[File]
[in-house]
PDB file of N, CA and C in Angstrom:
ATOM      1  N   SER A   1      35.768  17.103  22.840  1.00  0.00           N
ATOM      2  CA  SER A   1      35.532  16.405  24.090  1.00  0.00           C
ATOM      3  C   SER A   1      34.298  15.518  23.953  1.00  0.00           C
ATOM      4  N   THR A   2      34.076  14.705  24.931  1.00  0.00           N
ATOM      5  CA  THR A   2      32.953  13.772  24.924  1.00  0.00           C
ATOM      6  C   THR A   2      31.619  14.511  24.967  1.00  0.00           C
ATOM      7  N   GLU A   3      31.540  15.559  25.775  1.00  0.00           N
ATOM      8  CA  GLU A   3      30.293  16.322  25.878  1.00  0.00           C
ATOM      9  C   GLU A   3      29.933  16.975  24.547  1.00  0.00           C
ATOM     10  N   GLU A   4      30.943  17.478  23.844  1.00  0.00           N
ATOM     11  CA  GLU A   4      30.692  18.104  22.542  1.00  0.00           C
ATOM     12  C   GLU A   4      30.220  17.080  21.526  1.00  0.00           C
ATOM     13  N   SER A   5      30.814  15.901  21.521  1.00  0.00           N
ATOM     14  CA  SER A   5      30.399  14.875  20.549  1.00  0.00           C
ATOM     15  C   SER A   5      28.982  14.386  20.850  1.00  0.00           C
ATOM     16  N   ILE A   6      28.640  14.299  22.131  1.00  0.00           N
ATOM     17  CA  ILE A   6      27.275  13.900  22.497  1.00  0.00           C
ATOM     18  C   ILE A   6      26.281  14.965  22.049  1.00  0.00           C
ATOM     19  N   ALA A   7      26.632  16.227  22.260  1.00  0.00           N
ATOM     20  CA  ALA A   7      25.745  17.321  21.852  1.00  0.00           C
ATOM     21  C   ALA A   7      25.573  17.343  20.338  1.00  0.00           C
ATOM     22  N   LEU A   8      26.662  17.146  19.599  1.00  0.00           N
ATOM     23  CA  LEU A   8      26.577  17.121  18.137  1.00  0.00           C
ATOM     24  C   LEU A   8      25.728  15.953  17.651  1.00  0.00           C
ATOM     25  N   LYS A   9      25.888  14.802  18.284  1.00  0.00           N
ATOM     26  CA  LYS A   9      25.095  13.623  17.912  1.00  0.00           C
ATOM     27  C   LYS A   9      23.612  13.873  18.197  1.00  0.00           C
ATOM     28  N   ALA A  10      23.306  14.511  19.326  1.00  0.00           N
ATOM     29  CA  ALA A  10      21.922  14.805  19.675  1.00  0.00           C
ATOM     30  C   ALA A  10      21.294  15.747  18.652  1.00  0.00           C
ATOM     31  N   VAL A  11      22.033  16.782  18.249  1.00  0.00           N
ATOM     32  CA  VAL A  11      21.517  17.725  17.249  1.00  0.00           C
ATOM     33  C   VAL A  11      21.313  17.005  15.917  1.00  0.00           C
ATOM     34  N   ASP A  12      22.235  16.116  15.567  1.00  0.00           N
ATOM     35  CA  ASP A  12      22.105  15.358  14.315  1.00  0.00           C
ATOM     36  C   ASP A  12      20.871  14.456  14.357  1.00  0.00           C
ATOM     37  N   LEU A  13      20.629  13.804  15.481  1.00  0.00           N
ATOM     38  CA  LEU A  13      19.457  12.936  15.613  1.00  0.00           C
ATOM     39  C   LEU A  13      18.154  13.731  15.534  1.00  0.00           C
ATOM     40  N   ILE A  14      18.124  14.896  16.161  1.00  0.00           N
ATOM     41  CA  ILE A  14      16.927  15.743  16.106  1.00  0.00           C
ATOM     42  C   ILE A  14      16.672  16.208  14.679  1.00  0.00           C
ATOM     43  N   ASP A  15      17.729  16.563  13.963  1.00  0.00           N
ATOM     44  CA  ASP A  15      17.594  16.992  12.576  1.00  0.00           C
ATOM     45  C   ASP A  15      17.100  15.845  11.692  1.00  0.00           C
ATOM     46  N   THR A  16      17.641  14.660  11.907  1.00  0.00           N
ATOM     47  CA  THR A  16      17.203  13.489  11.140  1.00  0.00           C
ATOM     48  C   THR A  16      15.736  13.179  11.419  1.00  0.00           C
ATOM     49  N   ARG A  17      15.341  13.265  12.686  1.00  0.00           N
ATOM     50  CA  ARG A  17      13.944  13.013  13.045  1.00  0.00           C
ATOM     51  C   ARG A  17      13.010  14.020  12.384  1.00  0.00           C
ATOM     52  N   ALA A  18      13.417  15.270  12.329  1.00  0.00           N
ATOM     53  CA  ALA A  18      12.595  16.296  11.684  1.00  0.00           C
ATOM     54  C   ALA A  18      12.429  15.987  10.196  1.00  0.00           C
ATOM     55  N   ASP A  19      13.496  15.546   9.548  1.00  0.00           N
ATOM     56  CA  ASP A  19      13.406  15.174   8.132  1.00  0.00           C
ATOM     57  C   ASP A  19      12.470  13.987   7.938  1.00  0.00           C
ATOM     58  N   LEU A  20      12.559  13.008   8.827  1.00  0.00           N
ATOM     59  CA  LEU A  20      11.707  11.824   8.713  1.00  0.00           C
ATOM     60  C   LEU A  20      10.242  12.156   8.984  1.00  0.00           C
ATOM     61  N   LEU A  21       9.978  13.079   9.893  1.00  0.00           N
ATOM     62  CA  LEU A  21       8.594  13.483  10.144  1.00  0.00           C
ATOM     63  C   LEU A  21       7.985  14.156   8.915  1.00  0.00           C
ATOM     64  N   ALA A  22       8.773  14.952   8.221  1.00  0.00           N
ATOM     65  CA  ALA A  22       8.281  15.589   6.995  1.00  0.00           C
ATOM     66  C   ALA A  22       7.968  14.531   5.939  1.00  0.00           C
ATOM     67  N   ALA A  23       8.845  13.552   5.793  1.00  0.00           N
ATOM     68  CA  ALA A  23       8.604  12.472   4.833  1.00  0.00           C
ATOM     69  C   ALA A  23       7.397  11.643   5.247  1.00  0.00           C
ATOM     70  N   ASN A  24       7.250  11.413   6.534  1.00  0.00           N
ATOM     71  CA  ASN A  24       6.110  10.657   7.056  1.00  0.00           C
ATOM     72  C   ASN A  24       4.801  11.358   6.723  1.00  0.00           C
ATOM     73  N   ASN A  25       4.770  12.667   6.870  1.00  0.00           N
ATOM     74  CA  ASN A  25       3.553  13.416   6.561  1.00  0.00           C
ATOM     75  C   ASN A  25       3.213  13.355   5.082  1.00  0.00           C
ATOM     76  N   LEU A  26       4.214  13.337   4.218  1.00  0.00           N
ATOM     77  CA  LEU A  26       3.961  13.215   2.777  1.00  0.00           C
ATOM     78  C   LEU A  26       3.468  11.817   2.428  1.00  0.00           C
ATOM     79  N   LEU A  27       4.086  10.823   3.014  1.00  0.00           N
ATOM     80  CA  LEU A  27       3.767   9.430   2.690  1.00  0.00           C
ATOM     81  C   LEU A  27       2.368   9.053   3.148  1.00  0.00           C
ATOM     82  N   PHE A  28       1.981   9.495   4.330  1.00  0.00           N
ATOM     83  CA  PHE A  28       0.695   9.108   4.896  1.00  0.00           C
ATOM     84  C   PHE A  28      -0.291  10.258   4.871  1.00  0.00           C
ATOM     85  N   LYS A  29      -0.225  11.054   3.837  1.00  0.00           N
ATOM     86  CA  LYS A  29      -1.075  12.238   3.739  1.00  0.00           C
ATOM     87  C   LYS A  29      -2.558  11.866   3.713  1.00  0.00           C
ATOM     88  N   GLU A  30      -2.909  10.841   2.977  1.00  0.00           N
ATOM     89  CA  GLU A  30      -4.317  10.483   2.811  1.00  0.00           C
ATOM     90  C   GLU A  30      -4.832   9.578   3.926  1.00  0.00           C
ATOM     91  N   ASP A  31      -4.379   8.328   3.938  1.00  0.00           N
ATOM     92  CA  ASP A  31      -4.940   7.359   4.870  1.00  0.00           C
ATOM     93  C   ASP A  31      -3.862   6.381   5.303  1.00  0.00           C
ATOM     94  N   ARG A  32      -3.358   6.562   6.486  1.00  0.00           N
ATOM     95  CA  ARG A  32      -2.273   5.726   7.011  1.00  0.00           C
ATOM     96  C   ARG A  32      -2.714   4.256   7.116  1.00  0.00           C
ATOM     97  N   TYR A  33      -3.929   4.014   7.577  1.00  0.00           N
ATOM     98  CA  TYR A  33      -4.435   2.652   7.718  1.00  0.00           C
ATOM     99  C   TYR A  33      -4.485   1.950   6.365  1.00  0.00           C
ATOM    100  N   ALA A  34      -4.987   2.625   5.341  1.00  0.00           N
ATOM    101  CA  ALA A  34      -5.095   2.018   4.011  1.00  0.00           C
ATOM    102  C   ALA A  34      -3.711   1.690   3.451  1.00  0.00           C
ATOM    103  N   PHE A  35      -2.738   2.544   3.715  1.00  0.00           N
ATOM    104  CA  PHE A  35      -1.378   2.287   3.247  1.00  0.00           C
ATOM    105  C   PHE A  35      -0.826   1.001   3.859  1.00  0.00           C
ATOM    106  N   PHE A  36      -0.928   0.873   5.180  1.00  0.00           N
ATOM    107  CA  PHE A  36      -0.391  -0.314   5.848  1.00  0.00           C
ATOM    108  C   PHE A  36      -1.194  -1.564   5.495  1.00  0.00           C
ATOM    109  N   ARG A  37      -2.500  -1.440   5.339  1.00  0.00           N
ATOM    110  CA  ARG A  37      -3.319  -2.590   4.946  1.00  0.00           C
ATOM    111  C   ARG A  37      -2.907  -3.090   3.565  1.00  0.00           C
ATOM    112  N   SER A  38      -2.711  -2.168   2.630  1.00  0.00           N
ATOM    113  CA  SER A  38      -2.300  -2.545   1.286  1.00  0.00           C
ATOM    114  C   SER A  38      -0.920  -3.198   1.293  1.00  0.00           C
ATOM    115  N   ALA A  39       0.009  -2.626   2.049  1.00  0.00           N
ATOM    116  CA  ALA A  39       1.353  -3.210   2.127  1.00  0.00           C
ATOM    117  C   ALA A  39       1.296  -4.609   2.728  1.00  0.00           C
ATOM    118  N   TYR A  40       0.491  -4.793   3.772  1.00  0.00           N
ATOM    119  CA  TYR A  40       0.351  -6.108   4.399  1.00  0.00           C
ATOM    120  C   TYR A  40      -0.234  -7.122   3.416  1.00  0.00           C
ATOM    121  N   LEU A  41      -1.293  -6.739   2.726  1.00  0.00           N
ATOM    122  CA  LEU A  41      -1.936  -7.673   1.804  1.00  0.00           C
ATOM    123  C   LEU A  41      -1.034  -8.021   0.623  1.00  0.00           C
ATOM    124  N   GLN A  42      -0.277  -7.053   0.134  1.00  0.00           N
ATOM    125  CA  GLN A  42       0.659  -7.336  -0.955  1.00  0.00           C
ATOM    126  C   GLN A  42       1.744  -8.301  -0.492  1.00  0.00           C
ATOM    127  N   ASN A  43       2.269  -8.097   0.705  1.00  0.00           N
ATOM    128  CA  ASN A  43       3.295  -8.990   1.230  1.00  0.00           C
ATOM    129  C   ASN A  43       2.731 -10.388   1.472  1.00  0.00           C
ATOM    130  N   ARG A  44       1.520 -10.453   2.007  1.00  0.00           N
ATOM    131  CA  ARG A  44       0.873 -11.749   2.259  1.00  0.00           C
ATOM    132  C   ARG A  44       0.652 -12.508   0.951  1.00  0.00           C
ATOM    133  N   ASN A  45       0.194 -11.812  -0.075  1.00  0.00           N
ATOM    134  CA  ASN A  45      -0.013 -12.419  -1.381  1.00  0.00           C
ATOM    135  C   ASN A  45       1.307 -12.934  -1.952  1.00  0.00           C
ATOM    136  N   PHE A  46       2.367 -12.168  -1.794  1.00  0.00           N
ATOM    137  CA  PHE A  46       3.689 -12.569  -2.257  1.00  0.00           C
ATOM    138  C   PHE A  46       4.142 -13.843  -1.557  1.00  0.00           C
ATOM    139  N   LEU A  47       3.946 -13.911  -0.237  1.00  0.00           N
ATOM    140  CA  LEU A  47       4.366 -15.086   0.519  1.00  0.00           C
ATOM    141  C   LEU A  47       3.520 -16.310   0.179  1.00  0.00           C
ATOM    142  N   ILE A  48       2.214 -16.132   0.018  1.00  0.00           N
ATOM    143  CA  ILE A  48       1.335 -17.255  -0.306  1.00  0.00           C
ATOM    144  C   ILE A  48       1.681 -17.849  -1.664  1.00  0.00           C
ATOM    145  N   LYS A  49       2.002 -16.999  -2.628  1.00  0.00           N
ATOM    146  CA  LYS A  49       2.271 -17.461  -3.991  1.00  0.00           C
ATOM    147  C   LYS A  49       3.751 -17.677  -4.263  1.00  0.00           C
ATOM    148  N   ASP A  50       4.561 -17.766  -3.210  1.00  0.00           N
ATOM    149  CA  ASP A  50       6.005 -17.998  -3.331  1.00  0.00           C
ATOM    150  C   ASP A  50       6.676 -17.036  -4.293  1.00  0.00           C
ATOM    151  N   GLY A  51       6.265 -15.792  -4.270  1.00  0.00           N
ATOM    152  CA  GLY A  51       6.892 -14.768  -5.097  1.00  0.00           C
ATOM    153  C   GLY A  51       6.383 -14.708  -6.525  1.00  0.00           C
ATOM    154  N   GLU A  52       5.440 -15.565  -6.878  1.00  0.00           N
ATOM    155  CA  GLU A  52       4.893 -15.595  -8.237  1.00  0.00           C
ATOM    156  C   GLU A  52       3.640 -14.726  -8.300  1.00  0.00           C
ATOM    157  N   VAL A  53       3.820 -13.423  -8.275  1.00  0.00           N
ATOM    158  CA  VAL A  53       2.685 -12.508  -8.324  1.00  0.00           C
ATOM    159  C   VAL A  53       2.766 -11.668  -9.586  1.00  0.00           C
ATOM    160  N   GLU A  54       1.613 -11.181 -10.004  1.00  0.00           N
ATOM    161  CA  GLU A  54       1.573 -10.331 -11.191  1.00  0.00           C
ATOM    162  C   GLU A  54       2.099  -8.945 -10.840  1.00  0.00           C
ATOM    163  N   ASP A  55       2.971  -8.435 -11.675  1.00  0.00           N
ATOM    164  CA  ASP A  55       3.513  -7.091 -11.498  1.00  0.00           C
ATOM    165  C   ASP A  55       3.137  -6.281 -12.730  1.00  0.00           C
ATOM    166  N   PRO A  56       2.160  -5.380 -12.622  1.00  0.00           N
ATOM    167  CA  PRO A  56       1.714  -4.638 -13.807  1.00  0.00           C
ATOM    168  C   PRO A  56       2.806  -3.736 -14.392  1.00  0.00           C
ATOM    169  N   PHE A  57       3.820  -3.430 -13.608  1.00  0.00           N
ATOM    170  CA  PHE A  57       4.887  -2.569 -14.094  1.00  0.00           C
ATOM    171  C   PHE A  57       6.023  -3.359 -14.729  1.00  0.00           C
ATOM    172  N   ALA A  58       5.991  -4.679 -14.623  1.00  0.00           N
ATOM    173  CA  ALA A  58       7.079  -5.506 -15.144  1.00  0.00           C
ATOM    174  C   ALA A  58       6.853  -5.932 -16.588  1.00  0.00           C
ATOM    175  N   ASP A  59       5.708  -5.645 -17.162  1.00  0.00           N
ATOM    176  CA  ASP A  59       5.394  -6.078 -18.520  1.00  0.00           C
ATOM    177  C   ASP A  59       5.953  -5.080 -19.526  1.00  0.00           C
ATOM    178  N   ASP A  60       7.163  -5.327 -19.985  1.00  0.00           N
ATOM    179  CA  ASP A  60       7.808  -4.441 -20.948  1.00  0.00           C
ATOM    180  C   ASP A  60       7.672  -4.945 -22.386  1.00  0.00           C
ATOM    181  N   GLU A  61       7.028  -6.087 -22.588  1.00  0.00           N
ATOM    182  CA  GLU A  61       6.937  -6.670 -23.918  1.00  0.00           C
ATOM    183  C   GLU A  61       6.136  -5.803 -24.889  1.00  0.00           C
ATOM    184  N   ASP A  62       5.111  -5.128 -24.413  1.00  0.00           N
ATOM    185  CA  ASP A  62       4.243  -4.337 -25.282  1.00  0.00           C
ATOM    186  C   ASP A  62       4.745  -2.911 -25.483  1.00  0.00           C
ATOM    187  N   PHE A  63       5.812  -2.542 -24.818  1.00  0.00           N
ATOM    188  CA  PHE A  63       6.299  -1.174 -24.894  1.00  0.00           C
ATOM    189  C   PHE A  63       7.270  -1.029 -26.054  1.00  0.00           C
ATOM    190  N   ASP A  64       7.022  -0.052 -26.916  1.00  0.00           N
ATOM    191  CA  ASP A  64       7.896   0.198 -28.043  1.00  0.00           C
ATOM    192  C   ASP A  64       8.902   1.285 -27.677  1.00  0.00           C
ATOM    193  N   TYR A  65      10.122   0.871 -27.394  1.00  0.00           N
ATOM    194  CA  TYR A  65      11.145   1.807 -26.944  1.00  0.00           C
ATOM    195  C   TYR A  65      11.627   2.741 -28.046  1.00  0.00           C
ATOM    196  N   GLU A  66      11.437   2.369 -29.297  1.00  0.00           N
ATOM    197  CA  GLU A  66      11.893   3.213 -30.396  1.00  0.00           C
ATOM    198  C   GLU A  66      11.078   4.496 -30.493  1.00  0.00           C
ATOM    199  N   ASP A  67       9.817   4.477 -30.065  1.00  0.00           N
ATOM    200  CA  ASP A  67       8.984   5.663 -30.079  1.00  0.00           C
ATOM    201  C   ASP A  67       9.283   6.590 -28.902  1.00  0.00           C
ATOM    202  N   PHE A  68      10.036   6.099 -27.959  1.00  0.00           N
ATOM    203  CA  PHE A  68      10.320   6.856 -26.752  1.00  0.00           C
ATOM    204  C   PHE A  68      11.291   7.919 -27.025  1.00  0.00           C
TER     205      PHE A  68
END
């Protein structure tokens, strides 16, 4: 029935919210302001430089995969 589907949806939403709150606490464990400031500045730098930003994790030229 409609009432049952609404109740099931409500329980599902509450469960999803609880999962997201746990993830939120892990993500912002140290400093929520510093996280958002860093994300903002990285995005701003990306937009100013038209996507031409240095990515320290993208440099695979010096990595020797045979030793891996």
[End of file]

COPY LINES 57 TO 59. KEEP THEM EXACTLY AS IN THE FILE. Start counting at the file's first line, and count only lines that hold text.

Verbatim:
ATOM     55  N   ASP A  19      13.496  15.546   9.548  1.00  0.00           N
ATOM     56  CA  ASP A  19      13.406  15.174   8.132  1.00  0.00           C
ATOM     57  C   ASP A  19      12.470  13.987   7.938  1.00  0.00           C